Carbon County residents have access to Sen. Toomey's office
Gail Maholick/TIMES NEWS Marta Gabriel, Senator Patrick J. Toomey's Lehigh Valley regional manager, was at State Rep. Doyle Heffley's Lehighton office all day on Thursday to help local residents with federal issues. From left are, Robert Graver of Summit Hill, who met with Gabriel to discuss his military disability compensation; Heffley and Gabriel. Gabriel will be visiting Heffley's office one day a month in the future.
For the first time in history, local residents had personal access for help with federal issues in Lehighton.
Marta Gabriel, Senator Patrick J. Toomey's Lehigh Valley regional manager, was at State Rep. Doyle Heffley's Lehighton office all day on Thursday to help local residents with issues such as Medicare, Medicaid, Veterans Affairs and immigration.
"This is the first time a representative from Senator Toomey's came to Lehighton," said State Rep. Heffley. "This is a big thing for the local residents."
"I'm happy to be here," said Gabriel. "I will help residents with any issues relating to the federal government."
Gabriel said Sen. Toomey's has offices in the Lehigh Valley, but has started offering personal assistance to residents of Schuylkill, Berks, Monroe and Carbon counties on site. Thursday was her first visit to Lehighton.
"We're going start a schedule and we will be coming to Carbon County all the time," said Gabriel.
"Nothing like a Senator helping you to get answers," said Heffley. "I'm thankful that Marta is providing this extension to federal offices, whether its Medicare, Medicaid or veterans issues. She will be coming once a month - whatever day she chooses to be here. There will be a set date."
"We are happy to be here and bring the Senator's office to you," she said.
Gabriel was busy throughout the day.
Appointments were scheduled for 15 minute increments. She was able to discuss a variety of issues with local residents.
Robert Graver of Summit Hill was one of the many residents seeking help. He met with Gabriel to help him with a veterans affairs issue that has had him upset for several years and hasn't been resolved.
Graver said his issues with Veterans Affairs began in September 2008 when he requested an increase in his disability compensation. His request was denied in January 2009 and he appealed it the following month. Then didn't hear from the V.A. again for months.
"In October 2009, I was told that there would be a mobile video conference set up and that my number 400 on the list," said Graver.
Graver said he asked for help from Carbon County Veterans Affairs officer Henry Desrosiers.
"Even with Desrosiers help, I was told that I would not have my appeal heard until late 2012.
"My disability presently is set at 30 percent," said Graver. "I am actually 70 to 90 percent disabled because I have diabetes, hypertension, arthritis and poor hearing. I also was recently diagnosed with Post Traumatic Stress Disorder (PTSD) because of my time spent in Vietnam."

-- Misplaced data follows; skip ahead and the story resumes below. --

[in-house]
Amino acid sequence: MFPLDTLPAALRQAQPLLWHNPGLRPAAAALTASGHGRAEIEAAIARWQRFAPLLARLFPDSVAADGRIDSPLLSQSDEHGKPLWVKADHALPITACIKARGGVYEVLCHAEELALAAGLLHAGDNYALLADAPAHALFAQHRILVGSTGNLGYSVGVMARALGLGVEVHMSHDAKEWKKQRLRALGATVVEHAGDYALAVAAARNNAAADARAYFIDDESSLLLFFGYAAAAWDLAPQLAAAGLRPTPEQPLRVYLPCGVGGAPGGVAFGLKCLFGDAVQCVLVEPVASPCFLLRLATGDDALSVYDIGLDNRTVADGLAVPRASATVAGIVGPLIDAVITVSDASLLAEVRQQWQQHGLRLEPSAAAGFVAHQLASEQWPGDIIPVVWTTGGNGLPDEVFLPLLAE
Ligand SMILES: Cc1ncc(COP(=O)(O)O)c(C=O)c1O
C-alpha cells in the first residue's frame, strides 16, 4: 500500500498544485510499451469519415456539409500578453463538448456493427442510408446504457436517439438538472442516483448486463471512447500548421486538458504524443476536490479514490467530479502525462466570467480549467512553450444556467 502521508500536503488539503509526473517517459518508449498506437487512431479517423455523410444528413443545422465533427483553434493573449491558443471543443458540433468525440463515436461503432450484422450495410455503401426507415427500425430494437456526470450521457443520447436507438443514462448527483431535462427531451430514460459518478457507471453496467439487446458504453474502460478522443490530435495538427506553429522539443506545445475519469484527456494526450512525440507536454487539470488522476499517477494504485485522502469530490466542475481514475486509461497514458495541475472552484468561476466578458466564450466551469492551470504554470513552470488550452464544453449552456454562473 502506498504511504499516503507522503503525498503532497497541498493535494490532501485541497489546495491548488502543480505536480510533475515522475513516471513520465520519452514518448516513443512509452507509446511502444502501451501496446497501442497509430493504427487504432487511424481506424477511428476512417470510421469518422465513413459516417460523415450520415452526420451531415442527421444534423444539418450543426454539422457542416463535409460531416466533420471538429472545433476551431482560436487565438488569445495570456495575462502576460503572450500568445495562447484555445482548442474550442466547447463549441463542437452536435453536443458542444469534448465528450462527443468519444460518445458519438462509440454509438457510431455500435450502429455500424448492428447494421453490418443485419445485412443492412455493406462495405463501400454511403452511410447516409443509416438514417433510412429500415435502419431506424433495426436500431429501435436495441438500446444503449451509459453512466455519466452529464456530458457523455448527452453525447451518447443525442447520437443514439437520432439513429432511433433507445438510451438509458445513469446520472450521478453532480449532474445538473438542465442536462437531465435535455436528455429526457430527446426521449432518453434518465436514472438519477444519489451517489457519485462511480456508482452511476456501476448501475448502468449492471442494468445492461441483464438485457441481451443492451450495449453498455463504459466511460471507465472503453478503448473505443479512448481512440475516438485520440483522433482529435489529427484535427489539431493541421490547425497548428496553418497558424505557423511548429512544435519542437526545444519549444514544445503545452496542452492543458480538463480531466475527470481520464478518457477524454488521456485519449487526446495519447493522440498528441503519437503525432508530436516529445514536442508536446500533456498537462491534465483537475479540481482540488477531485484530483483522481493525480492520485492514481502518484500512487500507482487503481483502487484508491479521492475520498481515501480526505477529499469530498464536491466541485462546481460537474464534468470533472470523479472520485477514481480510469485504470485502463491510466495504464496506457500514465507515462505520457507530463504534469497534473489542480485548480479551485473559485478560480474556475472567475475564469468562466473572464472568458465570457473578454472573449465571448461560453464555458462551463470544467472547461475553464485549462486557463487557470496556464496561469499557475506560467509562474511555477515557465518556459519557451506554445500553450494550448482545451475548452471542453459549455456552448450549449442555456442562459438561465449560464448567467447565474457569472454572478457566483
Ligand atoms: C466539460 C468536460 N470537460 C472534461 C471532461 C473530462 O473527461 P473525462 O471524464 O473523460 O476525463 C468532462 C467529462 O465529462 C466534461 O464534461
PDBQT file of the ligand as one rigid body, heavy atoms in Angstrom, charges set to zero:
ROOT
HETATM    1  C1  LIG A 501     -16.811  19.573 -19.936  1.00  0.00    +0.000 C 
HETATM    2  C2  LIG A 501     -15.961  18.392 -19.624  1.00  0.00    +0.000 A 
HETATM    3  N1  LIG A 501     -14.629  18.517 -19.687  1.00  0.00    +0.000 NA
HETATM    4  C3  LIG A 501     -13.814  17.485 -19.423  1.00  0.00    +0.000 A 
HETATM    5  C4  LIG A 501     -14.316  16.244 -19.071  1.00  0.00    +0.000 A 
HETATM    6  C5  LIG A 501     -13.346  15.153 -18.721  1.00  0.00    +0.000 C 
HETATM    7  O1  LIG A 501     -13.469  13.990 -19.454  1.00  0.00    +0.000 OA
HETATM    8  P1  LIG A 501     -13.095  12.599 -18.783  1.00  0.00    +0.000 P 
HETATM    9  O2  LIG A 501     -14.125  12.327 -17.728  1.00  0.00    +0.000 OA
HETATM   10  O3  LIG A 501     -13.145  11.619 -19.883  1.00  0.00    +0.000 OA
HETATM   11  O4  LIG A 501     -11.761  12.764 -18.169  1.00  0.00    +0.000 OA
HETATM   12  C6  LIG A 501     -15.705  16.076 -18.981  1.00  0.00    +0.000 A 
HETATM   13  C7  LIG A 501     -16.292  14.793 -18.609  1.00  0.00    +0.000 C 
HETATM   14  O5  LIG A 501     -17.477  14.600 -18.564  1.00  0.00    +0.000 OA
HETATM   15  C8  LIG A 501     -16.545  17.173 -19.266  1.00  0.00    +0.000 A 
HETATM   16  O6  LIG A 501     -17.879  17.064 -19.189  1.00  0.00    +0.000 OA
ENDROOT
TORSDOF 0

Graver said that almost every joint in his body is affected by arthritis.
"I was in the Army for 22 years active duty," he said. "I literally spent my entire adult life in service to the community. I was subjected to Agent Orange in Vietnam and I have a Purple Heart because I was injured in combat."
"I was also in the Civil Air Patrol for four years and the National Guard for a year," he said. He also served on the Panther Valley School Board for four years.
He was appointed by the court to serve on the House of Representatives Board of Public Assistance in Carbon County.
"I lived in some really primitive conditions in Vietnam and I am still being diagnosed with new illnesses," he said.
The irony of Graver receiving 30 percent of veterans benefits is that his Army retirement compensation was cut by 30 percent when he began receiving the veterans benefits.
"I am paying my own disability compensation," he said, laughing at his own statement.
"You have to laugh or you will be crying," he joked.
Graver said that he is "totally frustrated."
"I'm not asking for 100 percent disability," he said. "I can't perform the simplest of tasks. I try to stay active as I can because I don't want to lose mobility. I'm afraid that if I don't use my knees that they will lock up on me."
Graver said that he is frustrated by the long wait.
"Why should I have to wait four years for a hearing?" he questioned. "I've never had any contact from the VA since October 2009."
Graver noted that he utilizes physicians at the V.A. in Allentown and Wilkes-Barre for his medical care so they have access to his all his updated medical information.
"In 1981, I retired," he said. "I was in law enforcement and I was the Army recruiter for Lehighton from 1973 to 1979 and then I went back to Germany where I was the chief drug enforcement officer for the 3rd Infantry Division. I coordinated an area about one third the size of Pennsylvania."
Graver said his complaint about the wait isn't just for himself, but for all military who served.
"I feel that this is a slap in the face after all the years that I served," he said.
Graver asked, "How many fellow veterans died waiting for their claims to be heard?"